We thought we could change the world

August 6, 2014

Conversations with Peter Brötzmann by Gérard Rouy
Wolke Verlag Hofheim

Review by Ken Waxman

We thought we could change the world is one of the few instances where a book created from the information originally gathered for inclusion in a film is as compelling as the movie itself. The production in question is “Soldier of the Road”, French director Bernard Josse’s acclaimed 2011 independently produced documentary about 72-year-old German saxophonist and Free Jazz avatar Peter Brötzmann. Besides performances and interviews with other Free Jazz figures, the core of the feature came from four extended interviews Brötzmann did with French journalist/photographer Gérard Rouy, who has been following the saxophonist’s career since the early 1970s.

Since by necessity, only a portion of the Brötzmann-Rouey material could be included in the completed film, this volume was created to preserve the saxophonist’s comments. Over nearly 200 pages, prompted by Rouy’s questions, Brötzmann discusses his personal, visual and musical life and the history of Free Jazz. Anything but flippant, Brötzmann’s well considered comments and road stories are colored by his life and experience as a questing artist who came of age during the ferment of the 1960s. His life-changing experience was an exposure to fine art plus (American) Jazz, he states. Yet his initial performance of unfettered music and his subsequent long career has obviously been colored by the circumstances of him being European, and most critically a German who was brought up in the post-World War II environment.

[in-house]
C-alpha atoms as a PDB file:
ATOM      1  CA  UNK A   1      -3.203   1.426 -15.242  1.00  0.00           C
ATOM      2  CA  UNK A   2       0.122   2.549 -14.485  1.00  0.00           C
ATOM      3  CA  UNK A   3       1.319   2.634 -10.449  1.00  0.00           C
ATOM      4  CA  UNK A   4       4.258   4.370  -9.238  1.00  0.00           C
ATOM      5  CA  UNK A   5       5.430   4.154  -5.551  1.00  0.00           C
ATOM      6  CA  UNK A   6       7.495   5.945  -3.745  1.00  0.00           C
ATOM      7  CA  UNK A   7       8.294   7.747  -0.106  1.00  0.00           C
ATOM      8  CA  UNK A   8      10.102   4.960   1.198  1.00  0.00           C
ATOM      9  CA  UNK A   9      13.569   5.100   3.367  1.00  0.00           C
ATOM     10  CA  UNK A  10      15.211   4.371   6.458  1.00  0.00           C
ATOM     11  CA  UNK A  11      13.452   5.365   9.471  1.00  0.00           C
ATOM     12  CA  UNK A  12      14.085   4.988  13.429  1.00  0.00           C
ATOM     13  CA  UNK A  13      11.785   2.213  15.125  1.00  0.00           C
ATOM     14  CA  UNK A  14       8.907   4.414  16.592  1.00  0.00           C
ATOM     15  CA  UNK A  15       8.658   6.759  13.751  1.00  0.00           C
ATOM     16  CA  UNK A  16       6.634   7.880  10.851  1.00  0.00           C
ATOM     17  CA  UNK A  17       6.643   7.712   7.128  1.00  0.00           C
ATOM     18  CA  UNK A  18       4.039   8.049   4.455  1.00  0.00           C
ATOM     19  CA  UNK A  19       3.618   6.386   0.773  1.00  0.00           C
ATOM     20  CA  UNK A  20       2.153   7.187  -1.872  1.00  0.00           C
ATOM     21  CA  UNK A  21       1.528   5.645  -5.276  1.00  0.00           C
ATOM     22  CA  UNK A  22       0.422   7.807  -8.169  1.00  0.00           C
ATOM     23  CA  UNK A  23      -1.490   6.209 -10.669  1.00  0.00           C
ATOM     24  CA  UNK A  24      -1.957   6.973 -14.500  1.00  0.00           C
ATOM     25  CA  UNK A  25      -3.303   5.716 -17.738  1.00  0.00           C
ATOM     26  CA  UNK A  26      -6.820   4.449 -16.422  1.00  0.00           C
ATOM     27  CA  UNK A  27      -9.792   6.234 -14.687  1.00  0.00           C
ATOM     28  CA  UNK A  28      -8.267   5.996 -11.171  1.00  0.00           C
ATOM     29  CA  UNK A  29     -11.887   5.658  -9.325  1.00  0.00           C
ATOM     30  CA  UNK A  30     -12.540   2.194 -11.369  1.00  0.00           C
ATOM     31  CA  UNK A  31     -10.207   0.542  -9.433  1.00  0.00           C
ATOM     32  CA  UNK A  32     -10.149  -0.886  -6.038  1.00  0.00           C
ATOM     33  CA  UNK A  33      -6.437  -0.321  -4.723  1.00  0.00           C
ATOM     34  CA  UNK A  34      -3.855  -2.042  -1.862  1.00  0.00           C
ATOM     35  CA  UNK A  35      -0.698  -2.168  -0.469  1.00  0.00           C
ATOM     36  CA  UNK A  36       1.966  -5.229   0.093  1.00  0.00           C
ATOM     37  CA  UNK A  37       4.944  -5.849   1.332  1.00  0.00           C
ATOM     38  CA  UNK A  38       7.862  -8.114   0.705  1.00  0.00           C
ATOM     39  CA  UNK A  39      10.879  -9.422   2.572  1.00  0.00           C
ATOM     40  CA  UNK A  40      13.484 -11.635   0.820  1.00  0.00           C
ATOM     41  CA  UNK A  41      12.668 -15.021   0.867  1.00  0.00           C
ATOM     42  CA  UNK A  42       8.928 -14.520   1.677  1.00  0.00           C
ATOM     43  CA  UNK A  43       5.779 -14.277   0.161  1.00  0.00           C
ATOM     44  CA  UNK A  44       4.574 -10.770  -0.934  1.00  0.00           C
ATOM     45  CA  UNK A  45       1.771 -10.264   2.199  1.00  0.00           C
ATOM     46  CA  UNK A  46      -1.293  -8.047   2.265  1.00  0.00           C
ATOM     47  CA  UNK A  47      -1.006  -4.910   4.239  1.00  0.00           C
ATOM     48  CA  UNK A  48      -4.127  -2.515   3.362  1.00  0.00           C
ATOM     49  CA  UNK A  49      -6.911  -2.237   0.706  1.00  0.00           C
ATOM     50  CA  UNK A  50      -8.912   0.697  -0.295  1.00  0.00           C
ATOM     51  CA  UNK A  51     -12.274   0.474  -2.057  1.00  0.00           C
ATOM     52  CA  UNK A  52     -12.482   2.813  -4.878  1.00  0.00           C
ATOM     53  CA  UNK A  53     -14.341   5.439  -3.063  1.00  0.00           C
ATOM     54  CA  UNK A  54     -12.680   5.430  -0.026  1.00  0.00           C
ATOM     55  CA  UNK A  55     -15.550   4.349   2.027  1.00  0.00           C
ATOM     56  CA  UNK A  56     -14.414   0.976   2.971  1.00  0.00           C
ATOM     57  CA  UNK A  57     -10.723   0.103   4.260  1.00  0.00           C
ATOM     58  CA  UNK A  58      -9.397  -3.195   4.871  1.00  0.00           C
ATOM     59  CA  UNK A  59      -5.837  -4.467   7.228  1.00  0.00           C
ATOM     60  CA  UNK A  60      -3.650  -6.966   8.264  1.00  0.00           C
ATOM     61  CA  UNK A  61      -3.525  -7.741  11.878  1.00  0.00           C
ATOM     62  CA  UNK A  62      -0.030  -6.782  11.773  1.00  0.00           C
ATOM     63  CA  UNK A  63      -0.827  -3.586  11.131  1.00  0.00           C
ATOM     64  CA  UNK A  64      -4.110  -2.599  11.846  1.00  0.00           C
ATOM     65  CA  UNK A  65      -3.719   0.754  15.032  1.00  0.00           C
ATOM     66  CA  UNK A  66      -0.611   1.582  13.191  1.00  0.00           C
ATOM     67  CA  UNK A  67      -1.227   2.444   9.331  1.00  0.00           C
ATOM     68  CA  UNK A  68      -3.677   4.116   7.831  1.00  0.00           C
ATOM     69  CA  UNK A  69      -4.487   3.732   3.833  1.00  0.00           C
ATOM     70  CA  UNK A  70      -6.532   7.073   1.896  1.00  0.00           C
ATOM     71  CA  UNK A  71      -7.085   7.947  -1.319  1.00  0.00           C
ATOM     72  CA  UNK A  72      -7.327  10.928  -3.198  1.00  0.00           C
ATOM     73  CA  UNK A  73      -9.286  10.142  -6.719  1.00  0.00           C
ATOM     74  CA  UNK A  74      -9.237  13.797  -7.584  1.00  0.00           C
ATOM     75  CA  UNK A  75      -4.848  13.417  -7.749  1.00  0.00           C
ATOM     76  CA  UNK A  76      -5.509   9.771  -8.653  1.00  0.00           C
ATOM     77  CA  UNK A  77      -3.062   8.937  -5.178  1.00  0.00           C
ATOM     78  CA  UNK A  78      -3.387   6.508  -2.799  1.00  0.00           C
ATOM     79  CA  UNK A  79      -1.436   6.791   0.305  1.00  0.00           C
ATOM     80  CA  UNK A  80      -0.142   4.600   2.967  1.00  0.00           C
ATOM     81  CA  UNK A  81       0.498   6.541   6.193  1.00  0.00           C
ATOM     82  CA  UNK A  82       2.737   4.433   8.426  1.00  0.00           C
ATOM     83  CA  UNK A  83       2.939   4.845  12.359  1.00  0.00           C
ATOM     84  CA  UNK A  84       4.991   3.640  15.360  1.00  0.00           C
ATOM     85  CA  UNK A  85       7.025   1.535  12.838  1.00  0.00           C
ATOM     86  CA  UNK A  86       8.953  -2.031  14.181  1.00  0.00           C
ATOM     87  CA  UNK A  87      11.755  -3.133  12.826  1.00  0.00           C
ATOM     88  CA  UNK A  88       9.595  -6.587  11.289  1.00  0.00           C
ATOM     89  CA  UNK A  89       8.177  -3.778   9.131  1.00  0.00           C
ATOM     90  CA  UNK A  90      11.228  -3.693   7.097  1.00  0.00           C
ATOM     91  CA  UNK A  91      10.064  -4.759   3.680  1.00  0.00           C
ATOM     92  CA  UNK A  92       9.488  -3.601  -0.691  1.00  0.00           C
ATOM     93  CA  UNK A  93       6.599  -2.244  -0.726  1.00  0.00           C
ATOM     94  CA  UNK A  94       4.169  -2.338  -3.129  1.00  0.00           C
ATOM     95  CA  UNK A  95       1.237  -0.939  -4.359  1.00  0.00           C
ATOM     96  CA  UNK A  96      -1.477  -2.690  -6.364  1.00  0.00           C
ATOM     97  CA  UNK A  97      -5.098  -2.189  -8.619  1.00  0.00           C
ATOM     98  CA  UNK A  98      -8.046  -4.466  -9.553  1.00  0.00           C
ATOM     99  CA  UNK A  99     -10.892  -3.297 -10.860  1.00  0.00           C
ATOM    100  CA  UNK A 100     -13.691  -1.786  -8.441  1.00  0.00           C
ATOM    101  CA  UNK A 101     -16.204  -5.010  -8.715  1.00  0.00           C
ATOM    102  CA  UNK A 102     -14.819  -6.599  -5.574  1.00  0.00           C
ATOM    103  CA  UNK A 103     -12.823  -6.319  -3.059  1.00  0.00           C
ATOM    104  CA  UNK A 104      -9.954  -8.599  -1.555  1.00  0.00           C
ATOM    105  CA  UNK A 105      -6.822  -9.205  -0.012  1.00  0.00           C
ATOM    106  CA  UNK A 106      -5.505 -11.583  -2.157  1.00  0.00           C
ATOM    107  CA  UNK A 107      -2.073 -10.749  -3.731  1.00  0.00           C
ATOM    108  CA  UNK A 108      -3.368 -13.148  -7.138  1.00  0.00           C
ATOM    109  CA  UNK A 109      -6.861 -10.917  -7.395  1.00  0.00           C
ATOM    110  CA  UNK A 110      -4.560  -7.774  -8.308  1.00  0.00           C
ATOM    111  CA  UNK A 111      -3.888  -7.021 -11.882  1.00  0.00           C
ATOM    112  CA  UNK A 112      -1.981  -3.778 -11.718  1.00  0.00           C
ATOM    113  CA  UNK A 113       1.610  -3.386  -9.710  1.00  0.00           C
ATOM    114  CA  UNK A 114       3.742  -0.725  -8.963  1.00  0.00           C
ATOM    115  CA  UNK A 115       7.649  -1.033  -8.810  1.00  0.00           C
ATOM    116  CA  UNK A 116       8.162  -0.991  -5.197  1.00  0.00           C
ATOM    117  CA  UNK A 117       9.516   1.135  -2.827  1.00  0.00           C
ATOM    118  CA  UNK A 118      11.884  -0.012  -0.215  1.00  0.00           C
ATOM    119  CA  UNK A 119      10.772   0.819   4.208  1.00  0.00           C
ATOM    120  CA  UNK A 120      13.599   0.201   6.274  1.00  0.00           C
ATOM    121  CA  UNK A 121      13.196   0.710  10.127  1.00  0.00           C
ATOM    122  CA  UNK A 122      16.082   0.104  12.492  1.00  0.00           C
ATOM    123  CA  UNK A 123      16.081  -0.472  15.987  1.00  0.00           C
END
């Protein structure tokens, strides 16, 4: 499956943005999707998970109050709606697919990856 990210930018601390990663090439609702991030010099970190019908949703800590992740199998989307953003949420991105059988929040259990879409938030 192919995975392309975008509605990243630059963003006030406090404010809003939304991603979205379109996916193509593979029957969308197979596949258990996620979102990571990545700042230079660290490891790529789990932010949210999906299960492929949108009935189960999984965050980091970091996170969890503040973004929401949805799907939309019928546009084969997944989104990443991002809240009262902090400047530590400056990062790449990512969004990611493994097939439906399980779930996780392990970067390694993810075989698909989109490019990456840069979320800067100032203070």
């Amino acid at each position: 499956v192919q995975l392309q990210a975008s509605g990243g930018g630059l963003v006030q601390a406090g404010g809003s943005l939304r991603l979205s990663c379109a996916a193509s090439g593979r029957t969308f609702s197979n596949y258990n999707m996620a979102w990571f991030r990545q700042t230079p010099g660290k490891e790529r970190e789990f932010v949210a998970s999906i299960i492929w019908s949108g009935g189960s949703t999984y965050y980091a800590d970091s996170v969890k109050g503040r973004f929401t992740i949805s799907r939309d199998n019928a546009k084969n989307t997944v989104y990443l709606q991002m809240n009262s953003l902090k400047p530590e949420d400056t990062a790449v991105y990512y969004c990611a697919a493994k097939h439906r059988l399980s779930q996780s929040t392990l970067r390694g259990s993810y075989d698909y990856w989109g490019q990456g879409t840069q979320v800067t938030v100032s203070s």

During the course of the conversations, Brötzmann analyses other players and bands with whom he has interacted; provides background on his various ensembles which have ranged from trios to large bands; and offers cranky insight about the making of some of his best-known sessions, including the seminal Machine Gun LP.

Never one to pull punches – musically or verbally – Brötzmann’s comments about the behavior of various musicians, promoters and the past and future of European, American and international improvised music will probably rightly ruffle some feathers. More profoundly his musings about art in general, the fragility of performance, his self-critical views on performance, plus his conceptions about life own mortality, confirm that the sometimes fanciful, popular portrait of Brötzmann as wild man of the saxophone is anything but complete. Extensive, but not obtrusive, footnotes fill out the cast of characters and events referred to in the text.

As added bonus, We thought we could change the world include 16 pages of color reproductions of the fine art created by the saxophonist, who began his career as a painter and print maker and continues producing visual art to this day. Additionally the volume features an exhaustive discography of Brötzmann’s recorded performance – up to 2013 – plus 40 pages of performance photos from the 1970s to 2009.

Anyone interested in Brötzmann’s career; German (Free) Jazz; Free and Experimental Music in general; as well as the musical, sociological and political currents extant internationally from the late 1940s to today will likely be fascinated by the book.